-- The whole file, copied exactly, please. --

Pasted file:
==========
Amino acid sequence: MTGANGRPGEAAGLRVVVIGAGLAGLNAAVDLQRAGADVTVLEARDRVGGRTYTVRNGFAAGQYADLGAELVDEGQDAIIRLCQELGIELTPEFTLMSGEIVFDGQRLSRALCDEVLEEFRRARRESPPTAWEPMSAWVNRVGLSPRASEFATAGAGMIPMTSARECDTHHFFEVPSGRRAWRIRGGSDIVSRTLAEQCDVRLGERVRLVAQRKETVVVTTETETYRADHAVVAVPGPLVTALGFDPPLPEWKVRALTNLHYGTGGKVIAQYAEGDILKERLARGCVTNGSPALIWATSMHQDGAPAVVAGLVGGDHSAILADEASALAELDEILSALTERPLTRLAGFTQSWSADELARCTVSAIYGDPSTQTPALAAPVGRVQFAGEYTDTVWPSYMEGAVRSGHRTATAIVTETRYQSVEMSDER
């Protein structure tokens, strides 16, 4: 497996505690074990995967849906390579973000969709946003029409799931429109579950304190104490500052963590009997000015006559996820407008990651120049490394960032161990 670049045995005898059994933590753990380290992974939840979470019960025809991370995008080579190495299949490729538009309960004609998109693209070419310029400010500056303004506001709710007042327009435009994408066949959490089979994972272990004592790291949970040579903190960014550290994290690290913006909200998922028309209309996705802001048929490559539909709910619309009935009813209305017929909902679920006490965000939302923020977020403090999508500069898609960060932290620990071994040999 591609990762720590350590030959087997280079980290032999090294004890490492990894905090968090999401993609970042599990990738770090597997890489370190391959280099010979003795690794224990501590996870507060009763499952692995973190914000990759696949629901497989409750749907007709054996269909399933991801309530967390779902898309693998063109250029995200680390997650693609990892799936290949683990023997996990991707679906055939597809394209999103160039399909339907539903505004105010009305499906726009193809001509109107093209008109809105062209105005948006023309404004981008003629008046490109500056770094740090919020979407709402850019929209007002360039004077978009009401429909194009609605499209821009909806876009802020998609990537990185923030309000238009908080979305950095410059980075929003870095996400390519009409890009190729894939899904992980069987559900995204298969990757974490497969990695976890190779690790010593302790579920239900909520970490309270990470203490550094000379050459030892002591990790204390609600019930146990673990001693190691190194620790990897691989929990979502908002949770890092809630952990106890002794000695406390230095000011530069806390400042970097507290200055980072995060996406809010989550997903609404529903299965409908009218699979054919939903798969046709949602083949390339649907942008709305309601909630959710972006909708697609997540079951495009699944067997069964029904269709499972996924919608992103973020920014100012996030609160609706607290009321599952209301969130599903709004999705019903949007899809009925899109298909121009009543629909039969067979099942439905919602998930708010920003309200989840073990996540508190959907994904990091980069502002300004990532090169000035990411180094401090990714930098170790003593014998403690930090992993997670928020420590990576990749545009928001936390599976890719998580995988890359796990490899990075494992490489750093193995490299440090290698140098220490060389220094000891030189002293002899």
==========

Amino acid sequence: MTGANGRPGEAAGLRVVVIGAGLAGLNAAVDLQRAGADVTVLEARDRVGGRTYTVRNGFAAGQYADLGAELVDEGQDAIIRLCQELGIELTPEFTLMSGEIVFDGQRLSRALCDEVLEEFRRARRESPPTAWEPMSAWVNRVGLSPRASEFATAGAGMIPMTSARECDTHHFFEVPSGRRAWRIRGGSDIVSRTLAEQCDVRLGERVRLVAQRKETVVVTTETETYRADHAVVAVPGPLVTALGFDPPLPEWKVRALTNLHYGTGGKVIAQYAEGDILKERLARGCVTNGSPALIWATSMHQDGAPAVVAGLVGGDHSAILADEASALAELDEILSALTERPLTRLAGFTQSWSADELARCTVSAIYGDPSTQTPALAAPVGRVQFAGEYTDTVWPSYMEGAVRSGHRTATAIVTETRYQSVEMSDER
């Protein structure tokens, strides 16, 4: 497996505690074990995967849906390579973000969709946003029409799931429109579950304190104490500052963590009997000015006559996820407008990651120049490394960032161990 670049045995005898059994933590753990380290992974939840979470019960025809991370995008080579190495299949490729538009309960004609998109693209070419310029400010500056303004506001709710007042327009435009994408066949959490089979994972272990004592790291949970040579903190960014550290994290690290913006909200998922028309209309996705802001048929490559539909709910619309009935009813209305017929909902679920006490965000939302923020977020403090999508500069898609960060932290620990071994040999 591609990762720590350590030959087997280079980290032999090294004890490492990894905090968090999401993609970042599990990738770090597997890489370190391959280099010979003795690794224990501590996870507060009763499952692995973190914000990759696949629901497989409750749907007709054996269909399933991801309530967390779902898309693998063109250029995200680390997650693609990892799936290949683990023997996990991707679906055939597809394209999103160039399909339907539903505004105010009305499906726009193809001509109107093209008109809105062209105005948006023309404004981008003629008046490109500056770094740090919020979407709402850019929209007002360039004077978009009401429909194009609605499209821009909806876009802020998609990537990185923030309000238009908080979305950095410059980075929003870095996400390519009409890009190729894939899904992980069987559900995204298969990757974490497969990695976890190779690790010593302790579920239900909520970490309270990470203490550094000379050459030892002591990790204390609600019930146990673990001693190691190194620790990897691989929990979502908002949770890092809630952990106890002794000695406390230095000011530069806390400042970097507290200055980072995060996406809010989550997903609404529903299965409908009218699979054919939903798969046709949602083949390339649907942008709305309601909630959710972006909708697609997540079951495009699944067997069964029904269709499972996924919608992103973020920014100012996030609160609706607290009321599952209301969130599903709004999705019903949007899809009925899109298909121009009543629909039969067979099942439905919602998930708010920003309200989840073990996540508190959907994904990091980069502002300004990532090169000035990411180094401090990714930098170790003593014998403690930090992993997670928020420590990576990749545009928001936390599976890719998580995988890359796990490899990075494992490489750093193995490299440090290698140098220490060389220094000891030189002293002899």